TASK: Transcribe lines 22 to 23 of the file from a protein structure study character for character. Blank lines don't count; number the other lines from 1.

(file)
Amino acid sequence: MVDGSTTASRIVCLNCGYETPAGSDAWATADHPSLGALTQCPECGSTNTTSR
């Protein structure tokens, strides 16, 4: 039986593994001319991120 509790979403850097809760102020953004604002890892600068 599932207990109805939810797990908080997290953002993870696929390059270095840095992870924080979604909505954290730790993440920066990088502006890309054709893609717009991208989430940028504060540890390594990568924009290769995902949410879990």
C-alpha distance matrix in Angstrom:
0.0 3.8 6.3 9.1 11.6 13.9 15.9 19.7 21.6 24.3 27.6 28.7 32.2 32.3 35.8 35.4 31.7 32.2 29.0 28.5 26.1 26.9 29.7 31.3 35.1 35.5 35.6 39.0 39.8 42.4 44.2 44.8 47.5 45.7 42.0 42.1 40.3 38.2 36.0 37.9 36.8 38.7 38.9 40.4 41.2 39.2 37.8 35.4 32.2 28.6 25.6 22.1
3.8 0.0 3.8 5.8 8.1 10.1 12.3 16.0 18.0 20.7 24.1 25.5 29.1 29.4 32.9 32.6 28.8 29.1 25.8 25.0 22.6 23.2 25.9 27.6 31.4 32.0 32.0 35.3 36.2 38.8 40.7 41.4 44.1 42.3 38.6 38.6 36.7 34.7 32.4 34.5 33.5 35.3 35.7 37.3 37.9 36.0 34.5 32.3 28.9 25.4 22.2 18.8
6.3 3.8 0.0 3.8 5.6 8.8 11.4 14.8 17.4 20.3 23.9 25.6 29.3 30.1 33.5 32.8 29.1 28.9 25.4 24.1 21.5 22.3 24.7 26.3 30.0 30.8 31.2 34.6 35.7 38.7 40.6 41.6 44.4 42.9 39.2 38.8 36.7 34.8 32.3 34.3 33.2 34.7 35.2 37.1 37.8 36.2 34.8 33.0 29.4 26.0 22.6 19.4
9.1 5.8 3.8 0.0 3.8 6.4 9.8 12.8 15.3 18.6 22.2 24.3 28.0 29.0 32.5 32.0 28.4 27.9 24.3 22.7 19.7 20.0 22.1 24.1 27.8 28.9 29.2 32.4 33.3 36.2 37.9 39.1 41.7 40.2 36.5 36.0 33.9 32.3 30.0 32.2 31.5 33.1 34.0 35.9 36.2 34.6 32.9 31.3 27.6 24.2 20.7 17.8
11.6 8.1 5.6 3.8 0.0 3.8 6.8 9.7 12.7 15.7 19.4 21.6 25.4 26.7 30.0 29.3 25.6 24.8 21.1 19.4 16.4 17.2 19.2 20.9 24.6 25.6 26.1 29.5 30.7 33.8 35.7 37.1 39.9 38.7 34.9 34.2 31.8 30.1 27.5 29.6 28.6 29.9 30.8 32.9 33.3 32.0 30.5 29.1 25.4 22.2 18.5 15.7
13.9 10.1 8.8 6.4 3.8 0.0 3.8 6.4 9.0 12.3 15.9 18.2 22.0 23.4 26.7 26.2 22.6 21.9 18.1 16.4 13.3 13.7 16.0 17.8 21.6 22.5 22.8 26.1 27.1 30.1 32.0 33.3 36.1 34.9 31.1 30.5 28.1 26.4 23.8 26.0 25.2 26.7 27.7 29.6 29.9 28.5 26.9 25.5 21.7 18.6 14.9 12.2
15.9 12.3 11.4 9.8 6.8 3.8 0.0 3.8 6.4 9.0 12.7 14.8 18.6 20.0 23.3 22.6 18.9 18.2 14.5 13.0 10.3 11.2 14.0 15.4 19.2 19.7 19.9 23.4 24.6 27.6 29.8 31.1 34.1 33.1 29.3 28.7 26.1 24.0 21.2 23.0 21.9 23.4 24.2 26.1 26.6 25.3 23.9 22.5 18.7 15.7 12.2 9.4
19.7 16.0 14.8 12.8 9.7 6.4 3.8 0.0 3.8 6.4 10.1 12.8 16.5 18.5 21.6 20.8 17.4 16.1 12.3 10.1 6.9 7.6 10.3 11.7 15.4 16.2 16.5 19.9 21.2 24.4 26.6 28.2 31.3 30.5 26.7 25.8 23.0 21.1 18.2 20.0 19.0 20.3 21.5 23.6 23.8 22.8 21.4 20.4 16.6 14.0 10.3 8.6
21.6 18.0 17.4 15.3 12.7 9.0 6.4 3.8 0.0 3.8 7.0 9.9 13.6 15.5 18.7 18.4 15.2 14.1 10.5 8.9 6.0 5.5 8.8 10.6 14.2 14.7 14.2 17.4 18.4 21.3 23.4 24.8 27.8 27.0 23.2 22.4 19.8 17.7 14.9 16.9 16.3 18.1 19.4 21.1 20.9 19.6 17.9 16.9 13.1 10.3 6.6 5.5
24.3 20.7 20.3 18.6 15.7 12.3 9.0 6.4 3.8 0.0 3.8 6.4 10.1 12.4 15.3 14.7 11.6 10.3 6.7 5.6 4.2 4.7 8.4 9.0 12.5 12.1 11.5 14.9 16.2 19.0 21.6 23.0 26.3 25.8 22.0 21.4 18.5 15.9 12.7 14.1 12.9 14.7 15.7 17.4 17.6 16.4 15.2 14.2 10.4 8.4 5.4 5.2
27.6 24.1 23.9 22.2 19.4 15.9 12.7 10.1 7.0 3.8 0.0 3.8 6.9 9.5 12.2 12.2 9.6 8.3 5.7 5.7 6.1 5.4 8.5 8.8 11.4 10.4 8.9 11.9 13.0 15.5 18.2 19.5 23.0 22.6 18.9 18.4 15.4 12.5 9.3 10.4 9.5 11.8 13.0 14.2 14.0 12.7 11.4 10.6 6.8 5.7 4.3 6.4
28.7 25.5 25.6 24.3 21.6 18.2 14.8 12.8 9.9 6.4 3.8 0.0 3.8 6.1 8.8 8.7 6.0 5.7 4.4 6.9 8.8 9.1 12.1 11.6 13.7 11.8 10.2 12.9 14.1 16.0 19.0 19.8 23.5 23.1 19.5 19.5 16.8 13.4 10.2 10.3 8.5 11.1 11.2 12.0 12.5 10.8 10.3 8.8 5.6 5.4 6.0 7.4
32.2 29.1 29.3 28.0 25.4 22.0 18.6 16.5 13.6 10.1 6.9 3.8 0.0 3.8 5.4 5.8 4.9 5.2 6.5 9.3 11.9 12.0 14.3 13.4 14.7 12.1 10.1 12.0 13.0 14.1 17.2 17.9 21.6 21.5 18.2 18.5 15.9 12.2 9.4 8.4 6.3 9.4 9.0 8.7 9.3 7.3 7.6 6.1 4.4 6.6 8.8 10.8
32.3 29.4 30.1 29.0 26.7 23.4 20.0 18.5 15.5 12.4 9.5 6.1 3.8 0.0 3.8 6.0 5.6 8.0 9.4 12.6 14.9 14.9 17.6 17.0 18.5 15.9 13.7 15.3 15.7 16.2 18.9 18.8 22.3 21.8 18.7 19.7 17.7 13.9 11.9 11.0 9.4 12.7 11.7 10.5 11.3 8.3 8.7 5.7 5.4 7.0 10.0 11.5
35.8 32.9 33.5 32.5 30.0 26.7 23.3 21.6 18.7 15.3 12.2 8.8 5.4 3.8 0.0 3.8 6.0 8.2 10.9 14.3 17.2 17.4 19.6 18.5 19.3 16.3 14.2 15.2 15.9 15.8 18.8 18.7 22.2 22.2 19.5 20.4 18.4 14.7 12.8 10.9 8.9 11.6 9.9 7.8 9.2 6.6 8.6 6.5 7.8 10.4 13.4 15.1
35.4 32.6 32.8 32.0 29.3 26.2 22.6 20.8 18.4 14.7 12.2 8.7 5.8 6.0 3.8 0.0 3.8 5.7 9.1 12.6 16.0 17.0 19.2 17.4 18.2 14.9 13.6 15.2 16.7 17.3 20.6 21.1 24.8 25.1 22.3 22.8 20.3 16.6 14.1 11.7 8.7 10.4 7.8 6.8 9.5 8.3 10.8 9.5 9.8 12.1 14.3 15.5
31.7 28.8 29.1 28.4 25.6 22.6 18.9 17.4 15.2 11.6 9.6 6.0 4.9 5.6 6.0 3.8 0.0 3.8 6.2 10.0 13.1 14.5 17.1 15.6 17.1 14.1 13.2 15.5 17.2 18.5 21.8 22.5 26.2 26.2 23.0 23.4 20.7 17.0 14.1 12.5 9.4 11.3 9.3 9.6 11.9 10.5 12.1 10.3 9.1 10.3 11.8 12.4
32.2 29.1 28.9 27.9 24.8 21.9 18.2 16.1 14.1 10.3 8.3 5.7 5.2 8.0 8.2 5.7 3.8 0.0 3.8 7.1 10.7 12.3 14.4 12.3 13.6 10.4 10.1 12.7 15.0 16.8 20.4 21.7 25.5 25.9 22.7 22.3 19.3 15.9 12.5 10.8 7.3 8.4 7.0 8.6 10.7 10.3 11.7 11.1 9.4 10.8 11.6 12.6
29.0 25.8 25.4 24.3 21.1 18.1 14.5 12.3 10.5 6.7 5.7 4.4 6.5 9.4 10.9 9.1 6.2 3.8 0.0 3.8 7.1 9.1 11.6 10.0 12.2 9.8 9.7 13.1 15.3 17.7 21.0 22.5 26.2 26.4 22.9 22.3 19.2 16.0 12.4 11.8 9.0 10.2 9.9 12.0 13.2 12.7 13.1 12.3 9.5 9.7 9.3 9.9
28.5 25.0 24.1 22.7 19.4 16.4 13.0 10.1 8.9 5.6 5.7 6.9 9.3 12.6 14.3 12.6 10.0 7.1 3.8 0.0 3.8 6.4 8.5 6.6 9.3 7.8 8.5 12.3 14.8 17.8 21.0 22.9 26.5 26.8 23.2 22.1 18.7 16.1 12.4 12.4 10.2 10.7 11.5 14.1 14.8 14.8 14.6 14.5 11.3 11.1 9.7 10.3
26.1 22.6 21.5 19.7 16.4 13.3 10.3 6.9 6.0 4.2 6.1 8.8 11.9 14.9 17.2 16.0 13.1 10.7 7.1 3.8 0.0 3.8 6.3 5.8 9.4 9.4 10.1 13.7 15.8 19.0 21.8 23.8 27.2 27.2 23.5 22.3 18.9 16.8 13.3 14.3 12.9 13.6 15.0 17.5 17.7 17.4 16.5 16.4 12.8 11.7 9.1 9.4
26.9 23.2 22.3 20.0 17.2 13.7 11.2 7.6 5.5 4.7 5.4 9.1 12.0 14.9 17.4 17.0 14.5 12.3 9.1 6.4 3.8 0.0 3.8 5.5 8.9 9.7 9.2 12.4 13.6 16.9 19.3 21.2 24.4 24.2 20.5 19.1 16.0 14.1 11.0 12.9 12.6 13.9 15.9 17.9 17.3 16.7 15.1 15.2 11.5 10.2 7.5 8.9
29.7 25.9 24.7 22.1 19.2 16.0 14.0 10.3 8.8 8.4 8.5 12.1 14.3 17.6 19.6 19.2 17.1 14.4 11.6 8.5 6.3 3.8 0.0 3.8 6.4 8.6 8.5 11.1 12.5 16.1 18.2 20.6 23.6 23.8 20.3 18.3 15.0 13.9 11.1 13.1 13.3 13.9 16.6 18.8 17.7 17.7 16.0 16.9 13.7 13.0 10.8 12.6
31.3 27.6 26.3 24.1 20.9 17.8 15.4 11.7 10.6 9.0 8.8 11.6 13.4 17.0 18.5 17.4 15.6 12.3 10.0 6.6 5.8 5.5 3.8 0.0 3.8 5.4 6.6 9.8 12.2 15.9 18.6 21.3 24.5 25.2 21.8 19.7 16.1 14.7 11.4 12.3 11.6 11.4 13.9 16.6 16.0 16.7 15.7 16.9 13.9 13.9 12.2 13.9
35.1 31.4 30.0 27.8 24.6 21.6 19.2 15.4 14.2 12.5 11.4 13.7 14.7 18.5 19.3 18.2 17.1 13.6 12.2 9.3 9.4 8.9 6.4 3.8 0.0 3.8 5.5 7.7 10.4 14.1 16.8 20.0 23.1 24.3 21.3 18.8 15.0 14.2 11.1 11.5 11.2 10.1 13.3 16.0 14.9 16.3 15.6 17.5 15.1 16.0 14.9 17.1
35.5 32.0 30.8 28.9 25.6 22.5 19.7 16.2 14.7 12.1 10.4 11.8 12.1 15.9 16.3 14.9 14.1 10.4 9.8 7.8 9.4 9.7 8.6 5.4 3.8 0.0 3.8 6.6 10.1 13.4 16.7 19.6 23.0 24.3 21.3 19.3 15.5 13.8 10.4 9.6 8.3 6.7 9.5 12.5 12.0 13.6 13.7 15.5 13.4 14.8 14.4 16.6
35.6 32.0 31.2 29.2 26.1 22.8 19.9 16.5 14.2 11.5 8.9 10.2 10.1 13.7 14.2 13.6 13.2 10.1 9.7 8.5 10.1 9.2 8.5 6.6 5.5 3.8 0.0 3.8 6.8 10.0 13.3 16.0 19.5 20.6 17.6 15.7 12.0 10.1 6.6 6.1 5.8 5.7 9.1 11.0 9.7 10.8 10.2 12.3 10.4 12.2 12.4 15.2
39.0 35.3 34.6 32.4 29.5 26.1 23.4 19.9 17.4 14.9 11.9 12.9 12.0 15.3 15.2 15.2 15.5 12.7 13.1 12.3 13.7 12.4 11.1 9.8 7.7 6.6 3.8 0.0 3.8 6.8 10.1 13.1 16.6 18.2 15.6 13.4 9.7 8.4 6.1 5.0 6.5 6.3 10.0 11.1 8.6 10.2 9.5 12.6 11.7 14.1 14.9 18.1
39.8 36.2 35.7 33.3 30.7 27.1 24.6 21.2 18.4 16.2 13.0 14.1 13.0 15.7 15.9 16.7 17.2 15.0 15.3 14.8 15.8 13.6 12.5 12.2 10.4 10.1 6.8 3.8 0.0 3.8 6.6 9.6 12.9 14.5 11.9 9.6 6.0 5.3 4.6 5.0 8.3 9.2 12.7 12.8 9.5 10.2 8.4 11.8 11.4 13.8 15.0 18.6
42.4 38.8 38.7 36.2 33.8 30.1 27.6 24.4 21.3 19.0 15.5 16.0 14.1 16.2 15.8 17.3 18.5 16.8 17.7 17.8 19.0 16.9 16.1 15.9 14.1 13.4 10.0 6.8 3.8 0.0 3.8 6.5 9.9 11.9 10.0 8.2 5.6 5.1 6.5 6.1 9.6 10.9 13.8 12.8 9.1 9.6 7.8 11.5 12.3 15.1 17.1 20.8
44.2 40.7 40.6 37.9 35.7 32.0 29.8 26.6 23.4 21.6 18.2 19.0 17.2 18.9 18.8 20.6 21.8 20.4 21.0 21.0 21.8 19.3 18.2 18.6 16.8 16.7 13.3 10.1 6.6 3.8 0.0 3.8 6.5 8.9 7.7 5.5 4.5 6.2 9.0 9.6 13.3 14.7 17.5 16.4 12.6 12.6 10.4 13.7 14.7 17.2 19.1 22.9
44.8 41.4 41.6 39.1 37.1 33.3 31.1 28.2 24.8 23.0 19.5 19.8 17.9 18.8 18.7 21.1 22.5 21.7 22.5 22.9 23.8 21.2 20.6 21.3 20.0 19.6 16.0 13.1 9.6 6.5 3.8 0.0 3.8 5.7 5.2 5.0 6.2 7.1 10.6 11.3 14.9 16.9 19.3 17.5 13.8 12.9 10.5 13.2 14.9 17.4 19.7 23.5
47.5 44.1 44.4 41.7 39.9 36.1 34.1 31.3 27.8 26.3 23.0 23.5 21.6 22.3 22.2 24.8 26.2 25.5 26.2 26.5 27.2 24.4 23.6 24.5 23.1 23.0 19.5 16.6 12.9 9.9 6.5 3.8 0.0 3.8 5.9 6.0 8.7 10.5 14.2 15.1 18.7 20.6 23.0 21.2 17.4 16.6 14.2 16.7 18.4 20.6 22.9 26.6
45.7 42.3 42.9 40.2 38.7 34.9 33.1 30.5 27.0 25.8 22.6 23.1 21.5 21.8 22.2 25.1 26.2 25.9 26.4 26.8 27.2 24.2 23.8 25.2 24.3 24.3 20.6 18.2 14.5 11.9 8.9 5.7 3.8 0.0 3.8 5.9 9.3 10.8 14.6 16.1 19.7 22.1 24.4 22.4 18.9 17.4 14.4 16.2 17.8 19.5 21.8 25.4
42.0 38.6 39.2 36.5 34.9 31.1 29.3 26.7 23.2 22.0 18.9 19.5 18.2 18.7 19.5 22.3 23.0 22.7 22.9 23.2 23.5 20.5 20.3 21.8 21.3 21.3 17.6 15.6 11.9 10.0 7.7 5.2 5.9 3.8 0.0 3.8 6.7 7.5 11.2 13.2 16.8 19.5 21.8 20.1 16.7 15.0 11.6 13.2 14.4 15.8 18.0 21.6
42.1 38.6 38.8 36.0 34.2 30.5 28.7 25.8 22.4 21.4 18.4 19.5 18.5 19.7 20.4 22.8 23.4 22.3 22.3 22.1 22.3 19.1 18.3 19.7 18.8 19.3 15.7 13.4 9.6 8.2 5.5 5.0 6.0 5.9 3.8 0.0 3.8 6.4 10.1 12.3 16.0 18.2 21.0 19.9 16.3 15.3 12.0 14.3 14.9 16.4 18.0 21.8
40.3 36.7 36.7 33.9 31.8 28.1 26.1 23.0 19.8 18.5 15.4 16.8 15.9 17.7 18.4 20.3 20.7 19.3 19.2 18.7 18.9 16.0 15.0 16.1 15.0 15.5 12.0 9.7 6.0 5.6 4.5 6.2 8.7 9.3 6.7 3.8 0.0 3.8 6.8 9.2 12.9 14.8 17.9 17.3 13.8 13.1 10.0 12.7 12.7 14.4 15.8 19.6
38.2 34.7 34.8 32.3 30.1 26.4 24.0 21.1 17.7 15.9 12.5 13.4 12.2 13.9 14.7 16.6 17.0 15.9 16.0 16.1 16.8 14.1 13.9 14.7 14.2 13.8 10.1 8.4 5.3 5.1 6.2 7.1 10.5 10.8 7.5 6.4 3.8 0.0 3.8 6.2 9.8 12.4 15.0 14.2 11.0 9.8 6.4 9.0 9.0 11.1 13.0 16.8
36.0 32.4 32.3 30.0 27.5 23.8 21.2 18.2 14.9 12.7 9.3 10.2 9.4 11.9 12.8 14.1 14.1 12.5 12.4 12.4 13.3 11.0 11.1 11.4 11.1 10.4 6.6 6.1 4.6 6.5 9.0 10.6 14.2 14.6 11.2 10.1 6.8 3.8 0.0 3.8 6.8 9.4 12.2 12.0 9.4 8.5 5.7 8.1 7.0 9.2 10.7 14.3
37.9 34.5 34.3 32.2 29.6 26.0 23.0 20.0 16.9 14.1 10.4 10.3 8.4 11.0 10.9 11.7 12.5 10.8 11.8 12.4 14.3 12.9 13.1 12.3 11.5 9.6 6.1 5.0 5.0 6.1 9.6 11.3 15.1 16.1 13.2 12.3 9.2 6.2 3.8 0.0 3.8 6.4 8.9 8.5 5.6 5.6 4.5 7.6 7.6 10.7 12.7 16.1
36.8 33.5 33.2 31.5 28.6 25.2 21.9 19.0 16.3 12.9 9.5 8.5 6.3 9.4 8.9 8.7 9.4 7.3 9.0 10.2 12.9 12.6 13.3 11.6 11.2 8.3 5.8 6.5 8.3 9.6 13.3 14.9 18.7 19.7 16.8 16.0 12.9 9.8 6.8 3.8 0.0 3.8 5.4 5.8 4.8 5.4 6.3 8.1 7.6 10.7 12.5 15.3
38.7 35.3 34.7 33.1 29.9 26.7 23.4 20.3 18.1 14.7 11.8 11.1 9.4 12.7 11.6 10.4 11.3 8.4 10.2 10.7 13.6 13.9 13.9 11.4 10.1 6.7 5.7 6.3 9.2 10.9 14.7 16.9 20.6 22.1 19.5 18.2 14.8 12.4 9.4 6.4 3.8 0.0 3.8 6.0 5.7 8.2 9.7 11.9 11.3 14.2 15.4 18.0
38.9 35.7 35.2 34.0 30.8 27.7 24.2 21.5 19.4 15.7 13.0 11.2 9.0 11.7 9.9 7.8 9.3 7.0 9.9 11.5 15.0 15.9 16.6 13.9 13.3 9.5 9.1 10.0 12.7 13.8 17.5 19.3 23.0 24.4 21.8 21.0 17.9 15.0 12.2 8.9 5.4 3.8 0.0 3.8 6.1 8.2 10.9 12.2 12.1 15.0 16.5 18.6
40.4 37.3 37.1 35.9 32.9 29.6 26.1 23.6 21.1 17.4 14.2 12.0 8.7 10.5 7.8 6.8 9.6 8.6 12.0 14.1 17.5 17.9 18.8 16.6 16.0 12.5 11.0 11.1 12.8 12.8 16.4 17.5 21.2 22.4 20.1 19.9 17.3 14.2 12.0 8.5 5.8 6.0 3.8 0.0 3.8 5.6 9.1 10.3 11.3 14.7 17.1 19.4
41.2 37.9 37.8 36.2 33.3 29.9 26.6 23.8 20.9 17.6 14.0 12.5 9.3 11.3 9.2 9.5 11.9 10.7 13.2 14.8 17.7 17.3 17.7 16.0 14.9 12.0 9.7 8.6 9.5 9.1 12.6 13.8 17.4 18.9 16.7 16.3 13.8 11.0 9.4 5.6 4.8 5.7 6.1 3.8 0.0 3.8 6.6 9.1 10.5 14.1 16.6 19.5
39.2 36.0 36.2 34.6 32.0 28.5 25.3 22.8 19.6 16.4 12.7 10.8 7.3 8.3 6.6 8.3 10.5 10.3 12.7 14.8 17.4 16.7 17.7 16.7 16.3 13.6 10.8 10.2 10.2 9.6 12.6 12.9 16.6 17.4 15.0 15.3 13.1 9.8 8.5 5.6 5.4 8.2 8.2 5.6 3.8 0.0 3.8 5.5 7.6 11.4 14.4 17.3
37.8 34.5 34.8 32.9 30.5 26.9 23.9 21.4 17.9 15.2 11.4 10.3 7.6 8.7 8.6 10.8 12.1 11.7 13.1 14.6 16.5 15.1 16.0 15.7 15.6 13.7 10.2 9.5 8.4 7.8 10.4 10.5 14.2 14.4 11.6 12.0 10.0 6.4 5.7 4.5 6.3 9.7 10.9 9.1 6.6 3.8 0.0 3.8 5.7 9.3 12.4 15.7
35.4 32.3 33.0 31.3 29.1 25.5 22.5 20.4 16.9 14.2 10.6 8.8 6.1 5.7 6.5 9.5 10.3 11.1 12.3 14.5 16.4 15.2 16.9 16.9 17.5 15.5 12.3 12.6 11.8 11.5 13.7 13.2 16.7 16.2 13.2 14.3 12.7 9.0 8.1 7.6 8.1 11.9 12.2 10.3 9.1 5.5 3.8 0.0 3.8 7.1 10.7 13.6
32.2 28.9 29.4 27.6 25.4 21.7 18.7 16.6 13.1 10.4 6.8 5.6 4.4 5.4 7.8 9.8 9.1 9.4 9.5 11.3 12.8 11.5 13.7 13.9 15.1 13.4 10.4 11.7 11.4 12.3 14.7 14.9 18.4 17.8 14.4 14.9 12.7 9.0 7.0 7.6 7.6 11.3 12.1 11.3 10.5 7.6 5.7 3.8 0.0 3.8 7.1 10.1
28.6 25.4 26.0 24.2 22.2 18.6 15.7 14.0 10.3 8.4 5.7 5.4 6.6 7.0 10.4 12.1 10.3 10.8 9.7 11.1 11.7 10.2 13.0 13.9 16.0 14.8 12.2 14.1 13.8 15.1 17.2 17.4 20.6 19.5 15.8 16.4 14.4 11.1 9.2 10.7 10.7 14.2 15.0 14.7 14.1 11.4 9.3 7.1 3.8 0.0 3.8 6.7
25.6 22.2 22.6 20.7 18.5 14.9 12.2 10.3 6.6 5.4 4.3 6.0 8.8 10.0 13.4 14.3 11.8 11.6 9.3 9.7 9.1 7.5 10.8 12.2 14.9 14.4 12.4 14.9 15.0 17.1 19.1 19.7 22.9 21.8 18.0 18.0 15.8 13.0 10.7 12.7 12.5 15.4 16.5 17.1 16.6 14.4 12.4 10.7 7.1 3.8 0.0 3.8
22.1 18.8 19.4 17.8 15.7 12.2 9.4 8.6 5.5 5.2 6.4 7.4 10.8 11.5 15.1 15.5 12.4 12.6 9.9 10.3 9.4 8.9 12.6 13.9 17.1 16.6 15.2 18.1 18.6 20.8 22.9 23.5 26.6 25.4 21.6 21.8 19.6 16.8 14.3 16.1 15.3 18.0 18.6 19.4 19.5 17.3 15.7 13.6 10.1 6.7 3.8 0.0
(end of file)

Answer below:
29.0 25.8 25.4 24.3 21.1 18.1 14.5 12.3 10.5 6.7 5.7 4.4 6.5 9.4 10.9 9.1 6.2 3.8 0.0 3.8 7.1 9.1 11.6 10.0 12.2 9.8 9.7 13.1 15.3 17.7 21.0 22.5 26.2 26.4 22.9 22.3 19.2 16.0 12.4 11.8 9.0 10.2 9.9 12.0 13.2 12.7 13.1 12.3 9.5 9.7 9.3 9.9
28.5 25.0 24.1 22.7 19.4 16.4 13.0 10.1 8.9 5.6 5.7 6.9 9.3 12.6 14.3 12.6 10.0 7.1 3.8 0.0 3.8 6.4 8.5 6.6 9.3 7.8 8.5 12.3 14.8 17.8 21.0 22.9 26.5 26.8 23.2 22.1 18.7 16.1 12.4 12.4 10.2 10.7 11.5 14.1 14.8 14.8 14.6 14.5 11.3 11.1 9.7 10.3